AEG Live Rocky Mountains presents...
Neil Finn with Liam Finn
Doors: 6:30 PM
Show: 7:30 PM
Age Policy: All Ages
Status: On Sale
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Neil Finn was 18 when he was invited by his older brother Tim to join the trailblazing art rock band Split Enz. His career since might be measured as a series of bounds, the best-known being Crowded House, which he founded with Paul Hester and Nick Seymour after the breakup of Split Enz in 1984. Four albums, among them Crowded House and Together Alone, brought the group popular and critical acclaim around the world.
Along the way, there have been a host of collaborations, including with brother Tim and wife Sharon, and an array of names from Johnny Marr, Ed O’Brien, Eddie Vedder and most of Wilco. There have been two solo records, Try Whistling This and One Nil (or One All). And yet Dizzy Heights unmistakably marks a fresh leap.
With wife Sharon (bass) and sons Liam (guitar) and Elroy (drums), Finn travelled in two bursts to producer Dave Fridmann’s Tarbox Road studio in upstate New York, to record songs composed at his Auckland studio, Roundhead. With Fridmann (Mercury Rev, The Flaming Lips), and in collaborations with young New Zealand musicians Connan Mockasin and SJD, Finn has assembled a textured, heady sound, furnished and elevated by woozy strings and soaring vocals.
“I didn’t want to make it a solo record in a stripped back singer-songwriter sort of way,” says Finn. “I had a feeling Dave would be good at adding some odd shapes to the music. Which I always welcome – making things a little more expansive … He is good at subverting things, and making things sound a bit messed up and not as obvious, rather than being too tasteful, which is always a temptation.”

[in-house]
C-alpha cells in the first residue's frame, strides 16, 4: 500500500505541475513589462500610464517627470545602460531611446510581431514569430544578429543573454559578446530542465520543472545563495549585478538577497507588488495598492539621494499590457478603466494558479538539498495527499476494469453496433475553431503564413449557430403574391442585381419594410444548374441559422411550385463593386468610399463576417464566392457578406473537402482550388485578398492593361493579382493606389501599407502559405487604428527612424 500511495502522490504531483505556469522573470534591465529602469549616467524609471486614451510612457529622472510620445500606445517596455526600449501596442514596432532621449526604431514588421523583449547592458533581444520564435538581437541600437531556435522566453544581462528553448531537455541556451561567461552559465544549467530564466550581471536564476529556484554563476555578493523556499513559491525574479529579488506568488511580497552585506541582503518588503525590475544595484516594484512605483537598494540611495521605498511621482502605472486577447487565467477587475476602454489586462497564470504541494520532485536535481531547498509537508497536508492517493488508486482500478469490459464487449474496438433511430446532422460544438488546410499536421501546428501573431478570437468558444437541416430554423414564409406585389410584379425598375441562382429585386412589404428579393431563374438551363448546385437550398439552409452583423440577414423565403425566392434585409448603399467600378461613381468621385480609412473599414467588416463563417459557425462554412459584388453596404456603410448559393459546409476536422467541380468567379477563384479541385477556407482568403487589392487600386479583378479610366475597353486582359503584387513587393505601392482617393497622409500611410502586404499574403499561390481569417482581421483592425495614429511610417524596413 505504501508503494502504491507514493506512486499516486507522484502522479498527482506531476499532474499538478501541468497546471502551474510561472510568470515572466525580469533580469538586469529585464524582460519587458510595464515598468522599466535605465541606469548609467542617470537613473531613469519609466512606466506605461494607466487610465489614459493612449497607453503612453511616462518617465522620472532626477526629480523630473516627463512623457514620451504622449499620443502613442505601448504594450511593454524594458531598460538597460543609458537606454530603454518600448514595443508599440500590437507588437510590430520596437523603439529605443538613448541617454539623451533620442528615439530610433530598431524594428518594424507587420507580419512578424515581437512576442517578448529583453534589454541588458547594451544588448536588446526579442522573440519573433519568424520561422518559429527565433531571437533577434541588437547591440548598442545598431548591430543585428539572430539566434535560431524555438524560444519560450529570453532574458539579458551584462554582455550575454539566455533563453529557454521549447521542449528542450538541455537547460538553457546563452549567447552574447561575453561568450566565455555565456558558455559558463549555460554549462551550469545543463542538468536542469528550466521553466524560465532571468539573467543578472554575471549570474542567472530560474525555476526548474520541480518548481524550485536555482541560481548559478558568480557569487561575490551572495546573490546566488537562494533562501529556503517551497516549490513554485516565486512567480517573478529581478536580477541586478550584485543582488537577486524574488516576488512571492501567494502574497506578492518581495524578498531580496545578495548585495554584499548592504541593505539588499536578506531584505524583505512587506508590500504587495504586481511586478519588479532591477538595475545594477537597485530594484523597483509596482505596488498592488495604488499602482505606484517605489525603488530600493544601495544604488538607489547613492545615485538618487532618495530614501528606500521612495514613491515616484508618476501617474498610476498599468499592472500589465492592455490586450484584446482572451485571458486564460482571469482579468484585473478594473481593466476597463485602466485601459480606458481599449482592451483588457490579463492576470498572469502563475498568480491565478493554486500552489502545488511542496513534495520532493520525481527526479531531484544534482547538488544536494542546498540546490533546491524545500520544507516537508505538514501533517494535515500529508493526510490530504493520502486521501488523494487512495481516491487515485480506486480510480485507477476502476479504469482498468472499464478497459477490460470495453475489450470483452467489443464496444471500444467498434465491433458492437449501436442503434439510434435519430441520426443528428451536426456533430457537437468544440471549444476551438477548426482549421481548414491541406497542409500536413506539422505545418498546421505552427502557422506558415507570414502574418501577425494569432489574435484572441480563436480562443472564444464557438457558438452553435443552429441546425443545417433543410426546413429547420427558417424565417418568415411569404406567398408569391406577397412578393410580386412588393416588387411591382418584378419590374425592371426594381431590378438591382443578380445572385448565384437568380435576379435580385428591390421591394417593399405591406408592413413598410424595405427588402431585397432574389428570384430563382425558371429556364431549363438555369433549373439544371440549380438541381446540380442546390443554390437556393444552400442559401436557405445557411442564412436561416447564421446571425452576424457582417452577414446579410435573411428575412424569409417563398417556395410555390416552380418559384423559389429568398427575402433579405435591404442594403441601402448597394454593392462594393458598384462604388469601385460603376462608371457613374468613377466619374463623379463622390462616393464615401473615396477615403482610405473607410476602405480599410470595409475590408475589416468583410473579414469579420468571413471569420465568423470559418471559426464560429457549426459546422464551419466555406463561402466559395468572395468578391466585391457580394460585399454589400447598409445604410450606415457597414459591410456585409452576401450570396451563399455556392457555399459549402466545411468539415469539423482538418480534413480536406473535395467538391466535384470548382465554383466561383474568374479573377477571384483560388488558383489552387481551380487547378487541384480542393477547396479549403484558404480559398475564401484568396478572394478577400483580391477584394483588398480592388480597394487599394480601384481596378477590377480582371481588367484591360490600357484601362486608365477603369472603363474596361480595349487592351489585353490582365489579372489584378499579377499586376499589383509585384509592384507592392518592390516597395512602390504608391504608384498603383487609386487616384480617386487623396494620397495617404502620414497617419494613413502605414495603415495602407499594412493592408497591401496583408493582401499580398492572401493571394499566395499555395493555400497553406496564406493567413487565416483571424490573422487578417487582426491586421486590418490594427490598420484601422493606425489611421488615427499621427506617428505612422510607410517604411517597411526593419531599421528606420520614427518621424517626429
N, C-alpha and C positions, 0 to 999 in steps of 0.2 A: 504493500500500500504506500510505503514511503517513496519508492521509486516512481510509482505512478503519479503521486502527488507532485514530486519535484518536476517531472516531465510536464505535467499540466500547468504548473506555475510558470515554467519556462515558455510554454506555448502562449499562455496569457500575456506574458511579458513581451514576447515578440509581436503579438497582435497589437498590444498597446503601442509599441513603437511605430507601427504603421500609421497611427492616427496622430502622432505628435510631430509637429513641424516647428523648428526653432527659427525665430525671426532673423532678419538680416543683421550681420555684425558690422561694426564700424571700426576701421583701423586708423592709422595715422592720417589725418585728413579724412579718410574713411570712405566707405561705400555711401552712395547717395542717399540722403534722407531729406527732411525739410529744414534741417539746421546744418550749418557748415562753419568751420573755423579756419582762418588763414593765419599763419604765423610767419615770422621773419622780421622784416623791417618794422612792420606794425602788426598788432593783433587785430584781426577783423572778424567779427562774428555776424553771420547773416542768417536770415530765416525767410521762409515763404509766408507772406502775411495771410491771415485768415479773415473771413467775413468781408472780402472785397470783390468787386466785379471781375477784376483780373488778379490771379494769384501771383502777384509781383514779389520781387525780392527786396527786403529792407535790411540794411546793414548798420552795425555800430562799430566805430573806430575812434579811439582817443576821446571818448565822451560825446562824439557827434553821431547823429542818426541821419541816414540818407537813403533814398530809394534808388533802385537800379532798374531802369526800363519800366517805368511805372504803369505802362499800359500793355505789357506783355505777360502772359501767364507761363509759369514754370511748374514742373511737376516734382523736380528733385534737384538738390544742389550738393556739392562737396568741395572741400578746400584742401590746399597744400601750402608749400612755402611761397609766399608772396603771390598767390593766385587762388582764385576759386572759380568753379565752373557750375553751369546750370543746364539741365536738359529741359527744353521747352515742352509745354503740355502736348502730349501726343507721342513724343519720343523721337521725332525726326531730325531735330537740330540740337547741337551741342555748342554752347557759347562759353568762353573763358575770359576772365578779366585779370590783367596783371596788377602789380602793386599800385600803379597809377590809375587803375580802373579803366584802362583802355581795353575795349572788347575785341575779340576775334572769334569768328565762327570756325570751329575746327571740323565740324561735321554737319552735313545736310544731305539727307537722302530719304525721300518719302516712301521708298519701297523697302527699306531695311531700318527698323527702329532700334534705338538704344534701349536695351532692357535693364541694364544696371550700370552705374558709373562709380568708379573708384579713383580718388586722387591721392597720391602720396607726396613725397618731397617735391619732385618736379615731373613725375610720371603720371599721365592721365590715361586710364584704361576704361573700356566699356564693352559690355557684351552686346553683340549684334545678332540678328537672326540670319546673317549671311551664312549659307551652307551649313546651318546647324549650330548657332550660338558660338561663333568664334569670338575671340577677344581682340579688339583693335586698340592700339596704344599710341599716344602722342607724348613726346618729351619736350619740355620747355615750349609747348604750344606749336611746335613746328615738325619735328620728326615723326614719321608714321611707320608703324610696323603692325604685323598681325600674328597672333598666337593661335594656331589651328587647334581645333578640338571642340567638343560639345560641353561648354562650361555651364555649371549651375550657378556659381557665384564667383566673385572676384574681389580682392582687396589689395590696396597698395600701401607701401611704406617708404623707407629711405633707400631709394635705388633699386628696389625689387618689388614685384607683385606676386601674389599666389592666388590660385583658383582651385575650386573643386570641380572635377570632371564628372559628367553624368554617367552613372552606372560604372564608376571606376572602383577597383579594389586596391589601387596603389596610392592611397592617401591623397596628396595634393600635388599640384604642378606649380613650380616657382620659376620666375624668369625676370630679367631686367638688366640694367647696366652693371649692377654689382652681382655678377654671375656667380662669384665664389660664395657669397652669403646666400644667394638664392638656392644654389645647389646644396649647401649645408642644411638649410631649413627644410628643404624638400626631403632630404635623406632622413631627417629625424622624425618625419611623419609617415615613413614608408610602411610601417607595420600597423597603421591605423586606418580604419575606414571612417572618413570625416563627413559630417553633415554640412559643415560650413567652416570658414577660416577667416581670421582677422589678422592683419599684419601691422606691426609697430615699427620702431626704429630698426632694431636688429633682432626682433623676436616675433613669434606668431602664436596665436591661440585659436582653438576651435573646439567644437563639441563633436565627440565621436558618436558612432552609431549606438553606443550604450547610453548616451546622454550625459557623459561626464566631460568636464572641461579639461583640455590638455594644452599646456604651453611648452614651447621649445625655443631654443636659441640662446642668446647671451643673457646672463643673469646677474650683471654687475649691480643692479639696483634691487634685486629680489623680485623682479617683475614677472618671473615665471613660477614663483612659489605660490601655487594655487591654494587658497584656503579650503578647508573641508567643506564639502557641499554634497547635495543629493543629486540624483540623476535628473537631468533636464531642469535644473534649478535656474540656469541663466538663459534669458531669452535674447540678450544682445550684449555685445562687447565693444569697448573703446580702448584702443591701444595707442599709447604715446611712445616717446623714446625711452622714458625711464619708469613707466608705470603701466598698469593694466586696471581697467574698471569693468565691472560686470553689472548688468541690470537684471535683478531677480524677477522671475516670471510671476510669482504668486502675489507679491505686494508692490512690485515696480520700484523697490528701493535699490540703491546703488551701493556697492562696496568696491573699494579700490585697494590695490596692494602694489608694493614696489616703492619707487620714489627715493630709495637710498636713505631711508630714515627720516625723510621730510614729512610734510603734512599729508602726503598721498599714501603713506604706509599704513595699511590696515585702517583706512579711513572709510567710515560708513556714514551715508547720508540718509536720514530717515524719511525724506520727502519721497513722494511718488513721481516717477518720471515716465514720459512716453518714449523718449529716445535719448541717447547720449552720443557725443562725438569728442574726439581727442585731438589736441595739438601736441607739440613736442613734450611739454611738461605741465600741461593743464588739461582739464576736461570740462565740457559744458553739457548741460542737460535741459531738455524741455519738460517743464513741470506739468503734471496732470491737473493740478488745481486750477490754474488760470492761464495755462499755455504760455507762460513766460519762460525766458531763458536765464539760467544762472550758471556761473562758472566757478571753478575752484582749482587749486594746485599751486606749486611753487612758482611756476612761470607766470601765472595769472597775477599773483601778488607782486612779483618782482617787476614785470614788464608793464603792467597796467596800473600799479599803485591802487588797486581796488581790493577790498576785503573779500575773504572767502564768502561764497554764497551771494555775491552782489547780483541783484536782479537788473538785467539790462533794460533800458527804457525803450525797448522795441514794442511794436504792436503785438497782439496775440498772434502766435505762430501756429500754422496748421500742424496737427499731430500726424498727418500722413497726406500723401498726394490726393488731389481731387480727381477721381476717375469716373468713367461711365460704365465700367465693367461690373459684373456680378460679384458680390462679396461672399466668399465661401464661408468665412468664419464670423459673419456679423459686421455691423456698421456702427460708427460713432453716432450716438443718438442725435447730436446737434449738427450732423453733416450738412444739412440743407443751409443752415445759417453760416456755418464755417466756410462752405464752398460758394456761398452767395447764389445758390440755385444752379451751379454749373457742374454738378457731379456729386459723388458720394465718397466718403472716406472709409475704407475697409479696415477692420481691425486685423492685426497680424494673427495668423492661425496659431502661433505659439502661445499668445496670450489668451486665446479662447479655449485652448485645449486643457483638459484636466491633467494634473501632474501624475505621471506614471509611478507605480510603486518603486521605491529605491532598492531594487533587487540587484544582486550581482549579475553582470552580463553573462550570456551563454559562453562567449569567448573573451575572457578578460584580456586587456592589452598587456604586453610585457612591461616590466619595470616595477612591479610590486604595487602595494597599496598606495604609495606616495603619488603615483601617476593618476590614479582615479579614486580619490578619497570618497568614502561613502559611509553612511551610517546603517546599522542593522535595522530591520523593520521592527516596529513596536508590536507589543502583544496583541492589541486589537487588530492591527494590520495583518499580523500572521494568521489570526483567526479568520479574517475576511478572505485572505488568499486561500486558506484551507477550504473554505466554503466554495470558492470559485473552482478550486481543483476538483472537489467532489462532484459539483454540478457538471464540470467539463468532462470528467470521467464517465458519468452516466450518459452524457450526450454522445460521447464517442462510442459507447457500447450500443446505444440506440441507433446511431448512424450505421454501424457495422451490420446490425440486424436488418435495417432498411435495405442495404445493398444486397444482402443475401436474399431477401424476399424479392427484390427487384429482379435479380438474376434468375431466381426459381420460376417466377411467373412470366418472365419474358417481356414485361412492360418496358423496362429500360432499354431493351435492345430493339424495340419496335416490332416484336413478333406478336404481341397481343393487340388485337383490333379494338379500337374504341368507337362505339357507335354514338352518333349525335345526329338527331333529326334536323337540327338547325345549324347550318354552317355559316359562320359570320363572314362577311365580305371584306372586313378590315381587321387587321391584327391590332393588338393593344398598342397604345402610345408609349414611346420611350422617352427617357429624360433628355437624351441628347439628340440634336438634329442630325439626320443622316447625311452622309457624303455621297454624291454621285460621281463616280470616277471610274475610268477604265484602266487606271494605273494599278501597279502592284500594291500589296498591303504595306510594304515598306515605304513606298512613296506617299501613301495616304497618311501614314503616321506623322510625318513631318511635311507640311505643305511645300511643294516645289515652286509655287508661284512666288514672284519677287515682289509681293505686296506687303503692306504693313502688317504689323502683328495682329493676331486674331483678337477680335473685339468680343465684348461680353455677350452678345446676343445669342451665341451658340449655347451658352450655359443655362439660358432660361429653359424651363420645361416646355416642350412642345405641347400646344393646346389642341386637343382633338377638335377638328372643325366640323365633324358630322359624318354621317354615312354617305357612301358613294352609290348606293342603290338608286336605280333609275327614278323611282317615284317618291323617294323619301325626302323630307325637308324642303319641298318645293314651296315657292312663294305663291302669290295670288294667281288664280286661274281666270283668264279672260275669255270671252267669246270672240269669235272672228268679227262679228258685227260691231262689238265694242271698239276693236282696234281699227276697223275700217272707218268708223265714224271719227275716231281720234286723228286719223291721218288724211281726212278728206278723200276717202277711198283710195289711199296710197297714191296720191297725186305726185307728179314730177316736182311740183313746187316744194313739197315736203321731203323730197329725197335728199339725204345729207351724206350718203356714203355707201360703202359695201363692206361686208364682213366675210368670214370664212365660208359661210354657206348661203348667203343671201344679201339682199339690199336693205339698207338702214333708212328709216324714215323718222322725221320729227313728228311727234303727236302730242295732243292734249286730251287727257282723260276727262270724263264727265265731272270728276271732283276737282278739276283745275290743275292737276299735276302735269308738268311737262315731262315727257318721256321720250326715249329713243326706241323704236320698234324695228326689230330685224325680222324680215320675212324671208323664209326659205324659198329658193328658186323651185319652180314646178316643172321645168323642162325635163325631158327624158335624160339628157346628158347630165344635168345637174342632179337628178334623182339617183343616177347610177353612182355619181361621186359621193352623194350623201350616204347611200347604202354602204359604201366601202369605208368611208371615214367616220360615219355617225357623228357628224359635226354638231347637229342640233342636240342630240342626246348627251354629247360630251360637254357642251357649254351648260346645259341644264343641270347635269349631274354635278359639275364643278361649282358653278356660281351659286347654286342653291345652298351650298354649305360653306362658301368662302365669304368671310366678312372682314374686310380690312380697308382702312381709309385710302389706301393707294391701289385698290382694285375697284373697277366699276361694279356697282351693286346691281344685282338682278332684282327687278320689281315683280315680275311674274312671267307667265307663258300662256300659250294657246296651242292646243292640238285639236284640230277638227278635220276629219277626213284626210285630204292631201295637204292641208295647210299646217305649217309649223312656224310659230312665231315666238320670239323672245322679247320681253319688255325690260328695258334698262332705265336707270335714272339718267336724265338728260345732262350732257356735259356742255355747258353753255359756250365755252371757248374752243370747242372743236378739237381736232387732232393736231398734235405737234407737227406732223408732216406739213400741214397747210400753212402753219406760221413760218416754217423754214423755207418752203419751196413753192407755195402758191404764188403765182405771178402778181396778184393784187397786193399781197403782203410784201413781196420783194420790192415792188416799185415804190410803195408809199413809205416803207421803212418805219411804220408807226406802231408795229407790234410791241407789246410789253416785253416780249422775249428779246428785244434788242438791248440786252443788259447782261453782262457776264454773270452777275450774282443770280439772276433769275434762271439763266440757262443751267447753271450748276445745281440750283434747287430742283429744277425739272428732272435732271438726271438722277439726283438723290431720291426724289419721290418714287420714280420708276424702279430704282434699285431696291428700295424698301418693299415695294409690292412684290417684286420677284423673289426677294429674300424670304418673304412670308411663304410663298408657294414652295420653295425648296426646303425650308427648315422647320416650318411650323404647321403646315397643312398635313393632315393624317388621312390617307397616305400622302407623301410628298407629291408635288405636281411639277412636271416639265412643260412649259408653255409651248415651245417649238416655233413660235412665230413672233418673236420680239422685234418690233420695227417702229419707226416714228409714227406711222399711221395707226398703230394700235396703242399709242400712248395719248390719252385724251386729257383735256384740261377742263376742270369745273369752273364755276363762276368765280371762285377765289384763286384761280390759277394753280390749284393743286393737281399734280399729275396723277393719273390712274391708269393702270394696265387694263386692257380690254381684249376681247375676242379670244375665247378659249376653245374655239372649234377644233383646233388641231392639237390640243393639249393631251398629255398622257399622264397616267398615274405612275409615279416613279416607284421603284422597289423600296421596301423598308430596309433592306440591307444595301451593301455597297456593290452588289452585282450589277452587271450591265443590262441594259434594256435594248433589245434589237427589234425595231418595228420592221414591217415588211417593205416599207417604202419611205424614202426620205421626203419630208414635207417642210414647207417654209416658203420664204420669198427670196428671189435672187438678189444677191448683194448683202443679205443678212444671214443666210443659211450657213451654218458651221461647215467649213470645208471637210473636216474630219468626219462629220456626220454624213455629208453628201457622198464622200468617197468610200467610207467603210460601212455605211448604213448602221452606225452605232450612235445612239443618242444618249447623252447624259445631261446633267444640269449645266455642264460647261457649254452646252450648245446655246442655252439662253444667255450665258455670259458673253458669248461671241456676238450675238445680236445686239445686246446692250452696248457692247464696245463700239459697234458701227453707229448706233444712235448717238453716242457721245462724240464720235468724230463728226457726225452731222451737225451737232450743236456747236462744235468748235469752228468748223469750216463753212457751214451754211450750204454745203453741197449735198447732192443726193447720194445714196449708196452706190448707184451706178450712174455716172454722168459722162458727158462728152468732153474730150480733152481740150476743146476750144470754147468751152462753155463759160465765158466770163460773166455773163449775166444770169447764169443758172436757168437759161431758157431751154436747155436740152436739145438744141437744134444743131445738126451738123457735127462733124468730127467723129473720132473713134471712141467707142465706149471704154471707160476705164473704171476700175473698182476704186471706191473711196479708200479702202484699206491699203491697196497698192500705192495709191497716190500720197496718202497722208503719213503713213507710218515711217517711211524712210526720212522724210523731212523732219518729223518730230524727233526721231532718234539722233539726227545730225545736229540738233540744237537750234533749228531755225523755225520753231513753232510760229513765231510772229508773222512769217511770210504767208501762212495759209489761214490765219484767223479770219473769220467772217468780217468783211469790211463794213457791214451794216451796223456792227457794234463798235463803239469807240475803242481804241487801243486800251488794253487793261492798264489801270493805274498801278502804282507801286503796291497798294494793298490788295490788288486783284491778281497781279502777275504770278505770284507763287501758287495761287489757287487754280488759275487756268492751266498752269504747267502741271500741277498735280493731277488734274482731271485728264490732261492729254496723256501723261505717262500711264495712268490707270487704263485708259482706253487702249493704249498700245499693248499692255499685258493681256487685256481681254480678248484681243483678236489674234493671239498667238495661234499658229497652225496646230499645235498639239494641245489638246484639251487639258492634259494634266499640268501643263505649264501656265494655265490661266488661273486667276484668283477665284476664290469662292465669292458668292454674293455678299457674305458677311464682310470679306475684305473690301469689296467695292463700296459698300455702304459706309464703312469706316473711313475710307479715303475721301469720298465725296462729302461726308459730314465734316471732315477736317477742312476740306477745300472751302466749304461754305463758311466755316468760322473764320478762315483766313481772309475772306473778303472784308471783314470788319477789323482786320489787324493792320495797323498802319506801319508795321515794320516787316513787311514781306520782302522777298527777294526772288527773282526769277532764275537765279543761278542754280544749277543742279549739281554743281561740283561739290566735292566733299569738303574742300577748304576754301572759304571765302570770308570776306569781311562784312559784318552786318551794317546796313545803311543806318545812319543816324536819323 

Finn remembers an important English teacher, from four decades ago at his high school in Te Awamutu, a small rural town in New Zealand’s north island. His name was Ron Martin, and he raced them through the School Certificate syllabus in a matter of weeks, to clear space for reading, writing, arguing, making films (“He [later] gave me a Super-8 movie I’d made in his class, and I’d done a kind of dramatised version of the song ‘Aqualung’ by Jethro Tull … I was dressed as a tramp with an old coat”).
Says Finn: “We had a very spirited debate one day in class about whether having big aspirations, big dreams, was a good idea given it can ultimately lead to disillusionment and isolation and at worst bitterness. There was quite a lot of variance of opinion, and I definitely came out for the, yeah, you’ve got to have the big dreams and big aspirations and it doesn’t matter, what the hell.
“I think of that sometimes when ambition, or having big dreams, seems slightly shallow and vain. Because the motivations they shift – imperceptibly sometimes …
“It’s a bit like those boys, jumping off that cliff. I keep thinking back to the one who runs to the edge and stops twice, before leaping off. Life carries on being like that.”